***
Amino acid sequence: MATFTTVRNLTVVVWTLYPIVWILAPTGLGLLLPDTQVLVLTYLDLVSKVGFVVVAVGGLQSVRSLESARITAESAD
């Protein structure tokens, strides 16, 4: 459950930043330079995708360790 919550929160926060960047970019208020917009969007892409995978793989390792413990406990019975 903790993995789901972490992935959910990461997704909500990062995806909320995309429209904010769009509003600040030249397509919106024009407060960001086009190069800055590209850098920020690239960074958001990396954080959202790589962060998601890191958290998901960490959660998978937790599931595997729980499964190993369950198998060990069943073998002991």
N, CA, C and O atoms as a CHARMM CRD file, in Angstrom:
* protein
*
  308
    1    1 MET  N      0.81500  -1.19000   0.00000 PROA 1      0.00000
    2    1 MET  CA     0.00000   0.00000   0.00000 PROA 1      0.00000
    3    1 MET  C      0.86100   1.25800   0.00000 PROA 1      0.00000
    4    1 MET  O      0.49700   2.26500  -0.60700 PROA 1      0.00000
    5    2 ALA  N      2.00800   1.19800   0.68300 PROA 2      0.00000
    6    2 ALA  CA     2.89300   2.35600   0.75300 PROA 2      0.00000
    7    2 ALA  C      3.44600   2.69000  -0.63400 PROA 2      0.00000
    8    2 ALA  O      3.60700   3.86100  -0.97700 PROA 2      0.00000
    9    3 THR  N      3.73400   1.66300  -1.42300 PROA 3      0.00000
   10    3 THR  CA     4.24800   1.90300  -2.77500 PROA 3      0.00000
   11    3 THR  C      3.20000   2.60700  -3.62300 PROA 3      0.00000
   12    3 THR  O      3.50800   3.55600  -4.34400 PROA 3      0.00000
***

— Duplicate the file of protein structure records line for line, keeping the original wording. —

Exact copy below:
Amino acid sequence: MATFTTVRNLTVVVWTLYPIVWILAPTGLGLLLPDTQVLVLTYLDLVSKVGFVVVAVGGLQSVRSLESARITAESAD
């Protein structure tokens, strides 16, 4: 459950930043330079995708360790 919550929160926060960047970019208020917009969007892409995978793989390792413990406990019975 903790993995789901972490992935959910990461997704909500990062995806909320995309429209904010769009509003600040030249397509919106024009407060960001086009190069800055590209850098920020690239960074958001990396954080959202790589962060998601890191958290998901960490959660998978937790599931595997729980499964190993369950198998060990069943073998002991």
N, CA, C and O atoms as a CHARMM CRD file, in Angstrom:
* protein
*
  308
    1    1 MET  N      0.81500  -1.19000   0.00000 PROA 1      0.00000
    2    1 MET  CA     0.00000   0.00000   0.00000 PROA 1      0.00000
    3    1 MET  C      0.86100   1.25800   0.00000 PROA 1      0.00000
    4    1 MET  O      0.49700   2.26500  -0.60700 PROA 1      0.00000
    5    2 ALA  N      2.00800   1.19800   0.68300 PROA 2      0.00000
    6    2 ALA  CA     2.89300   2.35600   0.75300 PROA 2      0.00000
    7    2 ALA  C      3.44600   2.69000  -0.63400 PROA 2      0.00000
    8    2 ALA  O      3.60700   3.86100  -0.97700 PROA 2      0.00000
    9    3 THR  N      3.73400   1.66300  -1.42300 PROA 3      0.00000
   10    3 THR  CA     4.24800   1.90300  -2.77500 PROA 3      0.00000
   11    3 THR  C      3.20000   2.60700  -3.62300 PROA 3      0.00000
   12    3 THR  O      3.50800   3.55600  -4.34400 PROA 3      0.00000